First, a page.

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A recent study compared the concordance of hypertension within heterosexual couples and found that in as many as 47% of all hypertension cases, when one spouse has hypertension, so  does the other spouse. Within the 4 countries studied, researchers observed a high overall prevalence of hypertension, ranging from 40% to 65% for both wives and husbands separately. At the same time, they observed a high prevalence of spousal concordant hypertension, ranging from 20% to more than 40%. The prevalence of concordant hypertension within couples was 37.9% (95% CI, 35.8–40.0) in the United States; 47.1% (95% CI, 43.2–50.9) in England; 20.8% (95% CI, 19.6–21.9) in China; and 19.8% (95% CI, 19.0–20.5) in India. Couples in the study, which was presented in the Journal of the American Heart Association, had been married for a mean time of 30 years.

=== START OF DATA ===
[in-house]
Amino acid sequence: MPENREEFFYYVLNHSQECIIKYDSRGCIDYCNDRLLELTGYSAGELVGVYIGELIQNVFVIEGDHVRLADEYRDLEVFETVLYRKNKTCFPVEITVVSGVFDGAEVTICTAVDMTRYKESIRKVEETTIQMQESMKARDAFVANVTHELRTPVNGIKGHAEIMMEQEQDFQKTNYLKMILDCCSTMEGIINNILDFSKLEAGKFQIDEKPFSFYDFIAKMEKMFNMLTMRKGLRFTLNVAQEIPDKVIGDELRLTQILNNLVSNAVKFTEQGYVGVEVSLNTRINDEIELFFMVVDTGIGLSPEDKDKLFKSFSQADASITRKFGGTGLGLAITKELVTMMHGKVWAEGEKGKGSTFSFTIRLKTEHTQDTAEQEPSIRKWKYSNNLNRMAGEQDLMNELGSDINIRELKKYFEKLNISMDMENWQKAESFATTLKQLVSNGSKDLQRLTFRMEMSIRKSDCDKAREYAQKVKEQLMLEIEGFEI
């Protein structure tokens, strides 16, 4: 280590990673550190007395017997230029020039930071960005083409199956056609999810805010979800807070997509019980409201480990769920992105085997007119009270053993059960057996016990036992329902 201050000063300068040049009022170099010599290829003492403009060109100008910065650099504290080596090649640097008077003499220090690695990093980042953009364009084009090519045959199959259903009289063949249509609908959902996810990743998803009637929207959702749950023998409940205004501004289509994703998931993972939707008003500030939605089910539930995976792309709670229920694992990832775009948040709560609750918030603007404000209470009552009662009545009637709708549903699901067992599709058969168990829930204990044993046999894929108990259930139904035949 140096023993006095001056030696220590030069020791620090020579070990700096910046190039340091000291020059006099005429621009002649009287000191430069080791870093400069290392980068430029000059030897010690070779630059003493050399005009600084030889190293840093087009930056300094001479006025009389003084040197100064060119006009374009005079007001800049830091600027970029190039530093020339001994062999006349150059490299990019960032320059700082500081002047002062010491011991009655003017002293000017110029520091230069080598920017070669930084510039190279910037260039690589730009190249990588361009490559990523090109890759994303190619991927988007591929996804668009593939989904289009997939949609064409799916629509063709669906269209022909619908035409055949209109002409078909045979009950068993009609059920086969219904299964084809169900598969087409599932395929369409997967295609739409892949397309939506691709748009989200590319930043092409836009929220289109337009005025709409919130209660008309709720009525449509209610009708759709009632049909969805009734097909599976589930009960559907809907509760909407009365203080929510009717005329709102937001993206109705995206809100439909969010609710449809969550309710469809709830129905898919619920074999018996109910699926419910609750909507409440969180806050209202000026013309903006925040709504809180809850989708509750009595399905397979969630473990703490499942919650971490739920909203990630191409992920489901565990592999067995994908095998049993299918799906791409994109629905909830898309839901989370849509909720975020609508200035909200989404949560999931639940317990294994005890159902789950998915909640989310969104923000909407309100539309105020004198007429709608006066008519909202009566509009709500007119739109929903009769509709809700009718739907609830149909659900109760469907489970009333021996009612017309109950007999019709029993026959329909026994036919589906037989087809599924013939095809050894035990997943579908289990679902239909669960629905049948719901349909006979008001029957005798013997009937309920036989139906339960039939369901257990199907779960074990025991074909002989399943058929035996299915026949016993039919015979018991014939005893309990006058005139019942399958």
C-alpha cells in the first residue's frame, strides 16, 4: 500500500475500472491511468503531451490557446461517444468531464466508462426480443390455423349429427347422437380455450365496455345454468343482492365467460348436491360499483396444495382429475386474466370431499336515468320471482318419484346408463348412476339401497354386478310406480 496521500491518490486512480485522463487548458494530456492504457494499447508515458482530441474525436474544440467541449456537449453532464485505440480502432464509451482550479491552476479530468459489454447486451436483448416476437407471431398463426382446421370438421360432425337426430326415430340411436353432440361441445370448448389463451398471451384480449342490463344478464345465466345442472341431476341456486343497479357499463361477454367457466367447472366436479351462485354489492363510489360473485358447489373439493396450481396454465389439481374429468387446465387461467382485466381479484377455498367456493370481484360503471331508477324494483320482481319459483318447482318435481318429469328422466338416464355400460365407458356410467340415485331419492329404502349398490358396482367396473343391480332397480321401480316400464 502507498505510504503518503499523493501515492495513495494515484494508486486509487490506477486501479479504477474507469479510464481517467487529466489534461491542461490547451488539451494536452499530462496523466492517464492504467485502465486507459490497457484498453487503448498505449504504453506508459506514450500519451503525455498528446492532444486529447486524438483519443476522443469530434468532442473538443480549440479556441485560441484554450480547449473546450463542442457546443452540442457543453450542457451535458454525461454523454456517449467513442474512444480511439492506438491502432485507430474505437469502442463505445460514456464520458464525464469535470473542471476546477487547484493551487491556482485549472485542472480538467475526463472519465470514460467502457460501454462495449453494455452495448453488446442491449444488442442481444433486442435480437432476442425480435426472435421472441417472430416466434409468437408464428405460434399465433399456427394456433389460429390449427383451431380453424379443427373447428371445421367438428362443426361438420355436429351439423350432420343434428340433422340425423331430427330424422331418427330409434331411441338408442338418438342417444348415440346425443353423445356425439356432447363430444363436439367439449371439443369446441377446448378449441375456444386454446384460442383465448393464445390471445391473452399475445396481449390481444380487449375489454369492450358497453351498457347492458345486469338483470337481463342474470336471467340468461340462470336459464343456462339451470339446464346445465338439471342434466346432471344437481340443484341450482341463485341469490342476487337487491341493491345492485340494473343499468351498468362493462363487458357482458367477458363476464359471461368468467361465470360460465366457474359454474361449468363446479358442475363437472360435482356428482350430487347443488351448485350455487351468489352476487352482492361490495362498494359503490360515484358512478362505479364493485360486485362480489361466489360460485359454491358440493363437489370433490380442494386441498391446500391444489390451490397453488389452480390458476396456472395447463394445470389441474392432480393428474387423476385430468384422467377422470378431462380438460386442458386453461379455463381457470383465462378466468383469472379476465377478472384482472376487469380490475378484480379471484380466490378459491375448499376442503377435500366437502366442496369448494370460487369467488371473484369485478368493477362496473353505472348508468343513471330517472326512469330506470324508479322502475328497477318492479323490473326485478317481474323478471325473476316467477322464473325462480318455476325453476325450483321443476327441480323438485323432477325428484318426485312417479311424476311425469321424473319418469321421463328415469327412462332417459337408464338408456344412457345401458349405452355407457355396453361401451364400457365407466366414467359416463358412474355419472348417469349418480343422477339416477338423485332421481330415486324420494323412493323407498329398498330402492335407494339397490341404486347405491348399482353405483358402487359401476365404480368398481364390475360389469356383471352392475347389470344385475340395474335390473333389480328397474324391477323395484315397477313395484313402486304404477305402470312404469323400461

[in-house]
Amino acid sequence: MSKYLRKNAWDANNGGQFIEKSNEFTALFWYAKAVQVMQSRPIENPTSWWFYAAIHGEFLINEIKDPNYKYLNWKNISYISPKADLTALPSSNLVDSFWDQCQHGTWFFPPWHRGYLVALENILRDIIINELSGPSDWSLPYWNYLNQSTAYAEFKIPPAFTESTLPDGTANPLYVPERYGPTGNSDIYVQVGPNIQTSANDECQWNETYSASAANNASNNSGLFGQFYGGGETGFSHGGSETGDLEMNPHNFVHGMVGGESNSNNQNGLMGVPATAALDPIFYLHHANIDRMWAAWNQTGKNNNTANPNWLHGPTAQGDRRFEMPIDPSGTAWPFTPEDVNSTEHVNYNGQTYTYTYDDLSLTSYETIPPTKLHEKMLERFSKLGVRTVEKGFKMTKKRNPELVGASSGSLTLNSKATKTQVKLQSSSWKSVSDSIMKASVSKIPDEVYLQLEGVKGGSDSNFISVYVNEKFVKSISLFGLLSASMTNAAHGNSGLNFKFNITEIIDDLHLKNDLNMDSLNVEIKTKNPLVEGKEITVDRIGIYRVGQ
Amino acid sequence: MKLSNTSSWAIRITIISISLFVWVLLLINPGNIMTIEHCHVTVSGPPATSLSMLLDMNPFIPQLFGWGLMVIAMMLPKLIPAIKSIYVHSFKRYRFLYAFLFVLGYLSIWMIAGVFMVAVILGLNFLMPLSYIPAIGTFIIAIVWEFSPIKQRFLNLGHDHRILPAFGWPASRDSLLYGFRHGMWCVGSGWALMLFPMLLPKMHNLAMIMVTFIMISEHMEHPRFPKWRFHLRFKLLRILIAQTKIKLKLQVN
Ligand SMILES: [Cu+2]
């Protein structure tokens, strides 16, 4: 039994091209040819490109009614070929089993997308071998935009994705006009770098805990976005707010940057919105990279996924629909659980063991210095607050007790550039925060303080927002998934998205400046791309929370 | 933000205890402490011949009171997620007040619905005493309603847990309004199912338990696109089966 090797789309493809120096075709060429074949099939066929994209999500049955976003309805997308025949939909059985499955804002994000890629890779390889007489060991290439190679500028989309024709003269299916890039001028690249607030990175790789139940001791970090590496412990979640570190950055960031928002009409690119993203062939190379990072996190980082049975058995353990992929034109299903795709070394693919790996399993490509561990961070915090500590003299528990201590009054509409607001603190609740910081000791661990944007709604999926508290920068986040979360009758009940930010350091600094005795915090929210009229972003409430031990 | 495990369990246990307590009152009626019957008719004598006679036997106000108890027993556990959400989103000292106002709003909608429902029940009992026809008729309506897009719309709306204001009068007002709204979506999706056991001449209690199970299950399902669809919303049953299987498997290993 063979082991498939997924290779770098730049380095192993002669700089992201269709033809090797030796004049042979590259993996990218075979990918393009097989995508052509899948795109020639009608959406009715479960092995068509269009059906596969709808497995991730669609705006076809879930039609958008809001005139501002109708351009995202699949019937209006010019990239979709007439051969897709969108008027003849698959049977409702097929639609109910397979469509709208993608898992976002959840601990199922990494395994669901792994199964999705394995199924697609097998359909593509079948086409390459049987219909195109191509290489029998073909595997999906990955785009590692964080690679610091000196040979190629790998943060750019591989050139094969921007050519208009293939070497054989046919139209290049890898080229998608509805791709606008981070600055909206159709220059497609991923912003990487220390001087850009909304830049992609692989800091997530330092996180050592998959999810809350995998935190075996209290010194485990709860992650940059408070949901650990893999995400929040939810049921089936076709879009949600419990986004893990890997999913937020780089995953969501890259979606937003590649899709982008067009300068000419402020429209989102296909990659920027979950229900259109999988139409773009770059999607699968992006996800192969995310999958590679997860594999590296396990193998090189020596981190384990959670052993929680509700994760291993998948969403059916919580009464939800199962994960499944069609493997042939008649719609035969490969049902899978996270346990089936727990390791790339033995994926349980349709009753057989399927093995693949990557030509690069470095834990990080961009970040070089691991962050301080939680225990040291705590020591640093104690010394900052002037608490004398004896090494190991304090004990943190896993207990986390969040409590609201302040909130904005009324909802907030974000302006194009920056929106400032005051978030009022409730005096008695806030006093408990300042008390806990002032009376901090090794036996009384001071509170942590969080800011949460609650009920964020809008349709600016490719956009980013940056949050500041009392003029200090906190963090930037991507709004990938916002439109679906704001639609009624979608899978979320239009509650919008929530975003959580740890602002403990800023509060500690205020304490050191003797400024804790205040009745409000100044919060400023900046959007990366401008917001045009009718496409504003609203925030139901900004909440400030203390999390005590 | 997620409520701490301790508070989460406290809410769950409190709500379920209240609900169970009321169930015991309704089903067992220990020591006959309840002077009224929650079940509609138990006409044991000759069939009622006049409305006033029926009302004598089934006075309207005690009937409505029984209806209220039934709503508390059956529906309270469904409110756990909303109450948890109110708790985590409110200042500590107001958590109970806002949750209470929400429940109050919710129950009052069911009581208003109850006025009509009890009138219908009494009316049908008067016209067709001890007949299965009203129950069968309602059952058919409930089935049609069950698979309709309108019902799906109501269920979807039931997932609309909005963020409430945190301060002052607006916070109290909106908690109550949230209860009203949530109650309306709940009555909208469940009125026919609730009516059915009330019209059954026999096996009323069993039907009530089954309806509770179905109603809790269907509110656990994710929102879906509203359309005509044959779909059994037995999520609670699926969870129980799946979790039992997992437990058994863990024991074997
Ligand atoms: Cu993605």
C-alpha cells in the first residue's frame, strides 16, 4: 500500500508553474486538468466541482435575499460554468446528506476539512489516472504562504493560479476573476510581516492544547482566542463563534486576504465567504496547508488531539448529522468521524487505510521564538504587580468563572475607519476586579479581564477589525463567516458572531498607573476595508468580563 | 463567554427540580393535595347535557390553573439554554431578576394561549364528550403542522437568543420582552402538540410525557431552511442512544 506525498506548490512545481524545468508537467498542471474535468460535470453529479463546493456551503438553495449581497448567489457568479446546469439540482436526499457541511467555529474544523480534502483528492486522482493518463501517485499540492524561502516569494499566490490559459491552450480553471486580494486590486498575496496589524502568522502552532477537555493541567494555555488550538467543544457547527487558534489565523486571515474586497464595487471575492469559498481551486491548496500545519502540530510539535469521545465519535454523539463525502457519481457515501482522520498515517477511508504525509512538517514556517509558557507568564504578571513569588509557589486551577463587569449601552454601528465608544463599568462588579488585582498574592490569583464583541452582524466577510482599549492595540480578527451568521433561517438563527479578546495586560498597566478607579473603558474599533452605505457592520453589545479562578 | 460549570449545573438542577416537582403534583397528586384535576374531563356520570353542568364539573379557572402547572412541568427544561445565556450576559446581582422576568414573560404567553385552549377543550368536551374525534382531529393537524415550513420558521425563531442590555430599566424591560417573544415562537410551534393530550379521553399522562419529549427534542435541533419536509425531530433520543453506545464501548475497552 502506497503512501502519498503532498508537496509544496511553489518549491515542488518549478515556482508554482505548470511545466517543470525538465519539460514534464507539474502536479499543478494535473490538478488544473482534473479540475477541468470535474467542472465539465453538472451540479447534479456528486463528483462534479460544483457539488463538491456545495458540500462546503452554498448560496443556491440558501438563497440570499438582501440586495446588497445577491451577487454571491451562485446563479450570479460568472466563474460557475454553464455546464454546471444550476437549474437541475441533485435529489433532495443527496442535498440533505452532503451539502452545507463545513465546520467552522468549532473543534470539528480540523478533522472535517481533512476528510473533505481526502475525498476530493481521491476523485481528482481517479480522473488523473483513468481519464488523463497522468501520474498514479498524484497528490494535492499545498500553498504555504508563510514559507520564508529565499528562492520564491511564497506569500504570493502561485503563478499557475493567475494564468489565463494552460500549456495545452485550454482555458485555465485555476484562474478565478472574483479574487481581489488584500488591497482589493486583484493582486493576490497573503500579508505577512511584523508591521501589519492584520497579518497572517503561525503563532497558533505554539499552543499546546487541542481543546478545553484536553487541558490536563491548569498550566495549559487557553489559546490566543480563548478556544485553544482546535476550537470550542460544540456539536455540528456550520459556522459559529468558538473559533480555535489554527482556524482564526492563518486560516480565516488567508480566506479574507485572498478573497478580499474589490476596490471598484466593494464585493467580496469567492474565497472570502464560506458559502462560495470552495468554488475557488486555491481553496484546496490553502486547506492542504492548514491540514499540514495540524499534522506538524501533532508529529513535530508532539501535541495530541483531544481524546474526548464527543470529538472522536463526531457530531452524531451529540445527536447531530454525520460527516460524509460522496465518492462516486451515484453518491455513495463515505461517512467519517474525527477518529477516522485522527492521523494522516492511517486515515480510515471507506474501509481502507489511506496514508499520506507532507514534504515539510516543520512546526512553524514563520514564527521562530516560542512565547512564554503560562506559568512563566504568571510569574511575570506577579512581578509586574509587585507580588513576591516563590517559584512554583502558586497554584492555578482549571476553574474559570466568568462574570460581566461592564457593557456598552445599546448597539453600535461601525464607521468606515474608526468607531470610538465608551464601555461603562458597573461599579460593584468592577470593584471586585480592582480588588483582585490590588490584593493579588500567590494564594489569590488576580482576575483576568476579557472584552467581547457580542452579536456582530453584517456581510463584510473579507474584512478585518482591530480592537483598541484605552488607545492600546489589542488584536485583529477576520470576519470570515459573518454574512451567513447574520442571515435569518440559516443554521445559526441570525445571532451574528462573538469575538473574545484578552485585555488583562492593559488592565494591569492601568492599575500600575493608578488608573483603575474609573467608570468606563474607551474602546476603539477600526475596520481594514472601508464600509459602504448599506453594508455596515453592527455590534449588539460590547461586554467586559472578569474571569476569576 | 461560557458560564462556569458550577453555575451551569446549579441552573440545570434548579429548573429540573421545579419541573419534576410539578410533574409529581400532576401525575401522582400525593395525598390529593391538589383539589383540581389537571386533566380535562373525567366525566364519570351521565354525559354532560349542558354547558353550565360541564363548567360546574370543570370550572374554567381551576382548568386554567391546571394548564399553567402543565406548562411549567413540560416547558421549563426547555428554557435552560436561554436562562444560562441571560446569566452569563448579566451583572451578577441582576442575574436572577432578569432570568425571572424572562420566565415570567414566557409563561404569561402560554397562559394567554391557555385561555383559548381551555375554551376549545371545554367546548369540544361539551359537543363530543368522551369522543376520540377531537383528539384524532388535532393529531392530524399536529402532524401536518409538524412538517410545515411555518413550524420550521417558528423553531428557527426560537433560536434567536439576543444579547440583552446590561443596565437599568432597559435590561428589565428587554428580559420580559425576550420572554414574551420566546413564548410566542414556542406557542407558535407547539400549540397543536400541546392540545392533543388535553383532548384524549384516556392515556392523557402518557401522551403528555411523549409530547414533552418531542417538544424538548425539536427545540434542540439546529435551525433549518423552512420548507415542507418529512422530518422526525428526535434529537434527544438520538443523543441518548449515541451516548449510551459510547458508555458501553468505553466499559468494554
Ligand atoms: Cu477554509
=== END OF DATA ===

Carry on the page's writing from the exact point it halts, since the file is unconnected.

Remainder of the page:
Your other half: The “me too” hypertension status within the nearly 4,000 American couples in this study should not be surprising. Married couples tend to have similar lifestyles and behaviors, such as eating habits and exercise levels. Researchers believe couple‐based interventions to diagnose, treat, and manage hypertension could be helpful, such as couples‐based screening, skills training, or joint participation in a disease management program. Learn more about treating hypertension in adults from the JUCM archive: Implementing Clinical Practice Guidelines In Adults With Hypertension: An Effective Practice Change In Urgent Care

If One Spouse Has Hypertension, The Other Spouse May Have It Too